Normally, a child born in wedlock, or within 200 days of the start of a marriage, or 300 days from the dissolution of a marriage, will be presumed to be the child of the husband. However, in the case of a child born outside of these circumstances the court may order a paternity test to determine the father of the child in order to assign responsibility for child support.
Abducting parents are free to return the abducted child voluntarily, even after the start of Hague litigation. Voluntarily returning a child to his or her home country is also often cheaper than engaging in a drawn out and difficult legal battle and may result in more favorable negotiation and cooperation between the parents in the future.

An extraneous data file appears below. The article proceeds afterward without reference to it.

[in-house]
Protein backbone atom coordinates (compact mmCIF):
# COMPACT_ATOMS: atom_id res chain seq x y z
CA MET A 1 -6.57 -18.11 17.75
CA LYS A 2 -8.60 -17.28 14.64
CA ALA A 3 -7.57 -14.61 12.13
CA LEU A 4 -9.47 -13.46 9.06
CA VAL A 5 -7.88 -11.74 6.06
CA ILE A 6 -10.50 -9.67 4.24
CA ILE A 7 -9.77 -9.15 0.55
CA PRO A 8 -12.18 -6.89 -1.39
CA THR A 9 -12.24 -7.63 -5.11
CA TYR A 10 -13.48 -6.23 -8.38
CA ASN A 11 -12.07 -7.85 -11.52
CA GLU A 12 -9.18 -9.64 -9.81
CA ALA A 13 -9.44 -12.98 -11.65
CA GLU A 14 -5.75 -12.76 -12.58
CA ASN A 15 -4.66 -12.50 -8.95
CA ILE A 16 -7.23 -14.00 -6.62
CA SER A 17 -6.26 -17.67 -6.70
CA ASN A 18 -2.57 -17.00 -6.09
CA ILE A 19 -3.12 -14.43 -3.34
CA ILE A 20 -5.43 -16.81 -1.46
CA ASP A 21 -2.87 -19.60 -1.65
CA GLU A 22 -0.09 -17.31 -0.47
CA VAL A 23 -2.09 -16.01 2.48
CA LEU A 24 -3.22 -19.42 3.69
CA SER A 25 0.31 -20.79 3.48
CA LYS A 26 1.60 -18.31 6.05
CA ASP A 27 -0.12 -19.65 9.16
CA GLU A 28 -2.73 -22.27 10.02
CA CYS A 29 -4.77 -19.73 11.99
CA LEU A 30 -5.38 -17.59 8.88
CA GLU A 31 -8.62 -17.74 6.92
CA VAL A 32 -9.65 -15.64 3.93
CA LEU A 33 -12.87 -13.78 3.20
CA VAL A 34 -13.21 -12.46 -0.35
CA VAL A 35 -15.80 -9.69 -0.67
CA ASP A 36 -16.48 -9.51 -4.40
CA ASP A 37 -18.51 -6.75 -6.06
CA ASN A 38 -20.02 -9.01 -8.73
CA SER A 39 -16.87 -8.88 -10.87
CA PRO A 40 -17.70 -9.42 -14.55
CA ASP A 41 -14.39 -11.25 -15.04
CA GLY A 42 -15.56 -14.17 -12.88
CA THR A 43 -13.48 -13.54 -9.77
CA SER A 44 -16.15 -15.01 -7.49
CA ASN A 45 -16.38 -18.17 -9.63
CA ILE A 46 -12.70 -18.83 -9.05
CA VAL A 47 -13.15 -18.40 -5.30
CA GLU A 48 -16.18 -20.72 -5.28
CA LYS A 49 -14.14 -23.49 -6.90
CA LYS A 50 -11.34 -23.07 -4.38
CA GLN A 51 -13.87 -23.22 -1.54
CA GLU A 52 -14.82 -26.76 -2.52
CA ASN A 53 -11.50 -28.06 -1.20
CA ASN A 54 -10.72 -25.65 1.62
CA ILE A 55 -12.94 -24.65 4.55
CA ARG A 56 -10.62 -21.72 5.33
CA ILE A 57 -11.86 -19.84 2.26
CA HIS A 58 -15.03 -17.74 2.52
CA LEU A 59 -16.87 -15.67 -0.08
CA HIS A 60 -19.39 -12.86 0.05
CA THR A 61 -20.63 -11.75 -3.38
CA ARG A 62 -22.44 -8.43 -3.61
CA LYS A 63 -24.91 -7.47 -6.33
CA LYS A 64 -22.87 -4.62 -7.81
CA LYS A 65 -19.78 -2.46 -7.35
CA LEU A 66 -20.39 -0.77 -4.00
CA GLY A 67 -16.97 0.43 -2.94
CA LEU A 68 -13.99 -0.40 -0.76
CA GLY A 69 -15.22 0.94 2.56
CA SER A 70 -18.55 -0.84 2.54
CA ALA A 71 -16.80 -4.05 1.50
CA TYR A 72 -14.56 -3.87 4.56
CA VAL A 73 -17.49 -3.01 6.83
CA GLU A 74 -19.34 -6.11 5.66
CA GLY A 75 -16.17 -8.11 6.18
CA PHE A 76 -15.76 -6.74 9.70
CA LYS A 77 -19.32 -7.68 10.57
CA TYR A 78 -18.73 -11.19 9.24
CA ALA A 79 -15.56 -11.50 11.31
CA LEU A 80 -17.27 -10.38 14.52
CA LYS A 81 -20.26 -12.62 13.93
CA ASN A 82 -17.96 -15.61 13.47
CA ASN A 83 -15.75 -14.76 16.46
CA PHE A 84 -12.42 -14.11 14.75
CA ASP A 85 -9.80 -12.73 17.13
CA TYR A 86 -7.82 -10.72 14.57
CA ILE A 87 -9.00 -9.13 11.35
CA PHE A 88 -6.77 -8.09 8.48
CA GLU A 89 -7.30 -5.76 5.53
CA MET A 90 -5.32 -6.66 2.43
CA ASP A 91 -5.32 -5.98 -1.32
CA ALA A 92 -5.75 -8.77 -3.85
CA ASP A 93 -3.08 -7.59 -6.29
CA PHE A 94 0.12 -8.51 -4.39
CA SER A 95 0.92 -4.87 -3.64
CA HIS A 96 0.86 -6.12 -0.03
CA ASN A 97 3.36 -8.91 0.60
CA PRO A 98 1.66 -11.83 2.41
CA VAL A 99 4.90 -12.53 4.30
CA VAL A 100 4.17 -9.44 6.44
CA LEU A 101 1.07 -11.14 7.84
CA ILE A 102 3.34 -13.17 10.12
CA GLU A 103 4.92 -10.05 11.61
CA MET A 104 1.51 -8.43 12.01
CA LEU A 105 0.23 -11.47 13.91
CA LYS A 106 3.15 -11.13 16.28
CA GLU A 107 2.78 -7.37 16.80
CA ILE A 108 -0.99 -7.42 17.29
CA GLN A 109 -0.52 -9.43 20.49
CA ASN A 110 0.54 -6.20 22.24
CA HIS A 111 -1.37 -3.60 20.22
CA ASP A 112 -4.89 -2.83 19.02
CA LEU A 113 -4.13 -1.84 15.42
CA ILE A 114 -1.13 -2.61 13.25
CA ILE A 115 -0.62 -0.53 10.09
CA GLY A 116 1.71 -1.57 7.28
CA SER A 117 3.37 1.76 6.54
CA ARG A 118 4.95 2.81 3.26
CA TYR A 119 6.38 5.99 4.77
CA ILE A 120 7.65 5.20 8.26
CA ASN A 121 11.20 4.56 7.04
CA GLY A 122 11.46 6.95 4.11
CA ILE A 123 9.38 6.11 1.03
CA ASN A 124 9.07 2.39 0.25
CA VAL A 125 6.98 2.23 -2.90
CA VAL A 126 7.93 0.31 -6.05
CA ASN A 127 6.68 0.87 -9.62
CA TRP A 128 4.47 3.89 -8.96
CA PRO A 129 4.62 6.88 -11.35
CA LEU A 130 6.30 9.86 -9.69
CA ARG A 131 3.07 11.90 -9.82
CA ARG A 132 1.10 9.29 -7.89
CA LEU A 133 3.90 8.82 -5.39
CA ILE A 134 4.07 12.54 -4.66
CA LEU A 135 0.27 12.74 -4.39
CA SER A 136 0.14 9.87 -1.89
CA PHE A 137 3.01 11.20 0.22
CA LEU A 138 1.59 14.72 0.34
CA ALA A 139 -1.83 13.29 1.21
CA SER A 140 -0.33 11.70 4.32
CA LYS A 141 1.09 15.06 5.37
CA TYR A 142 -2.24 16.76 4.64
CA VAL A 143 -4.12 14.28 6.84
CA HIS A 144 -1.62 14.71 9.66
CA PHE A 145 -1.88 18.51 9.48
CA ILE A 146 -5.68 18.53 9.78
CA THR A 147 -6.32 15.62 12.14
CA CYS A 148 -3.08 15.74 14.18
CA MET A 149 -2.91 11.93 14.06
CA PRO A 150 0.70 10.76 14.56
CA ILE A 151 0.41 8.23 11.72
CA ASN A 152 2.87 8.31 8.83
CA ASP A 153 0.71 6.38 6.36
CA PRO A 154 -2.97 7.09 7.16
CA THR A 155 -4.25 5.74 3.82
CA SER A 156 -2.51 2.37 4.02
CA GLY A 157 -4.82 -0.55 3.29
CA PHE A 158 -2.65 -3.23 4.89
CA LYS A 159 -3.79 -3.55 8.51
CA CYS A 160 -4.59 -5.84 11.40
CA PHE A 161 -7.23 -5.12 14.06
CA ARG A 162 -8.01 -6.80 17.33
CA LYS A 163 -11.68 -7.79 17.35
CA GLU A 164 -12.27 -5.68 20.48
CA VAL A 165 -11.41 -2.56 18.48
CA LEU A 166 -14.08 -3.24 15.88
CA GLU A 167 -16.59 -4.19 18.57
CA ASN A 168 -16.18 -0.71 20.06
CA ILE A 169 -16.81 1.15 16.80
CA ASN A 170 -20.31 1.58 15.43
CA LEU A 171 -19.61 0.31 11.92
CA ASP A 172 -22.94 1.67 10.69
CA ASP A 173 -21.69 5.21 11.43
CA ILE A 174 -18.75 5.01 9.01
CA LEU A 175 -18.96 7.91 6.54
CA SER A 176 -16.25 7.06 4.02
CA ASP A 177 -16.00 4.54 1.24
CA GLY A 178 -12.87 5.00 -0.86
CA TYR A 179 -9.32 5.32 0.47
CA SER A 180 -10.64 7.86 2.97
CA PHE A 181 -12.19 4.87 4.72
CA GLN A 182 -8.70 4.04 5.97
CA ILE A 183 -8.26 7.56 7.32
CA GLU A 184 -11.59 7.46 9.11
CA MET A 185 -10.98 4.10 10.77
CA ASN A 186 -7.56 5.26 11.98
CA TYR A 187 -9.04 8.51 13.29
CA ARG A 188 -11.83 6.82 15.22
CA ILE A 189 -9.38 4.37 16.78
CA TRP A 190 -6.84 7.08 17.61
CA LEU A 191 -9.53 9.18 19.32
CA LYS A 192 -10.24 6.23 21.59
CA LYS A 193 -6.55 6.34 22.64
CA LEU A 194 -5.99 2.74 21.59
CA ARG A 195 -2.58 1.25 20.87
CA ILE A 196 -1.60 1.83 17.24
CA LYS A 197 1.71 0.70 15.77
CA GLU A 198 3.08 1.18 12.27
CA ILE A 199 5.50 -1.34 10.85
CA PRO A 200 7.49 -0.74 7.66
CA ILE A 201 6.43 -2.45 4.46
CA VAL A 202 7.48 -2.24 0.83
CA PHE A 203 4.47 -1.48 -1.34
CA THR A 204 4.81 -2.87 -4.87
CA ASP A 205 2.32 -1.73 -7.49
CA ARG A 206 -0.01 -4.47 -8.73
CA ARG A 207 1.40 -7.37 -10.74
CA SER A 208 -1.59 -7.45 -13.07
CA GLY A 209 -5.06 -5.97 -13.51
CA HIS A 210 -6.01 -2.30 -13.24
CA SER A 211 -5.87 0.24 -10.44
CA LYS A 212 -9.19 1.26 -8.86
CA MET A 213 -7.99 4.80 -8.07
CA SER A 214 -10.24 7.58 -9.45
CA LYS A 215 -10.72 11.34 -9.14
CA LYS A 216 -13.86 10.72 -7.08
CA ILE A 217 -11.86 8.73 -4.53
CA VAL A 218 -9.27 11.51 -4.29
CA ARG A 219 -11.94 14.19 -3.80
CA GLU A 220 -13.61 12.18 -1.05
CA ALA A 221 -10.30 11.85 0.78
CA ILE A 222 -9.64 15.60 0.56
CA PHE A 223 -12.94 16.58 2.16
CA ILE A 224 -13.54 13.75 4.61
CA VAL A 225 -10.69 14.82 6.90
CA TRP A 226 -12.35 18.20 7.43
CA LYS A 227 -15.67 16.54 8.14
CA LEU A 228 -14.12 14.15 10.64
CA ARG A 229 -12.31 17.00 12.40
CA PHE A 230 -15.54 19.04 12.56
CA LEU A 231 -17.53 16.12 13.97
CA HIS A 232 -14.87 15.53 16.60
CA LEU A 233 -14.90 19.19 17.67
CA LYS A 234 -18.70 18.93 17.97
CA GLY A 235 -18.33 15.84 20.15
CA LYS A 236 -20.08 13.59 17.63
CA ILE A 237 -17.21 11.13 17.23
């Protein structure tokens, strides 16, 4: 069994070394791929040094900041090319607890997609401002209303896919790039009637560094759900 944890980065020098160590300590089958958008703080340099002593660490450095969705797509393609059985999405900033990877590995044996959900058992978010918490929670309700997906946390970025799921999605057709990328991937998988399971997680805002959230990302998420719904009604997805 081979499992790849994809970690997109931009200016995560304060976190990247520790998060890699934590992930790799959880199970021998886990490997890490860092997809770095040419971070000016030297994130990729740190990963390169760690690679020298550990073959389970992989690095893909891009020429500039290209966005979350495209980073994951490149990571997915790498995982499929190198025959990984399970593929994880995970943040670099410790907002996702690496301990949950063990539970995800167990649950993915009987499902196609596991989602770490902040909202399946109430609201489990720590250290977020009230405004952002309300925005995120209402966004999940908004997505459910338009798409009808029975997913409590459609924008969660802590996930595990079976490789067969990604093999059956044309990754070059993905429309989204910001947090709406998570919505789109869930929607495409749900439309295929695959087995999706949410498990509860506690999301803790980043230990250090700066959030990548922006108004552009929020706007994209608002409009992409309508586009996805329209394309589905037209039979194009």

These days the practice of couples living together and acting as if they were married, without filing a registration of marriage, has increased. This type of relationship is called a “common law marriage.” Common law marriages in Japan come with all of the same responsibilities that a “real” marriage does, including the duty to live together, help one another and remain faithful.
In order to prevent a spouse from filing a forged divorce agreement, one needs to file a Petition for Non-Acceptance of Notification of Divorce (rikon fujuri moshidesho 離婚不受理申出書). Filing this petition with the local ward office will prevent the acceptance of any divorce petitions involving the applicant.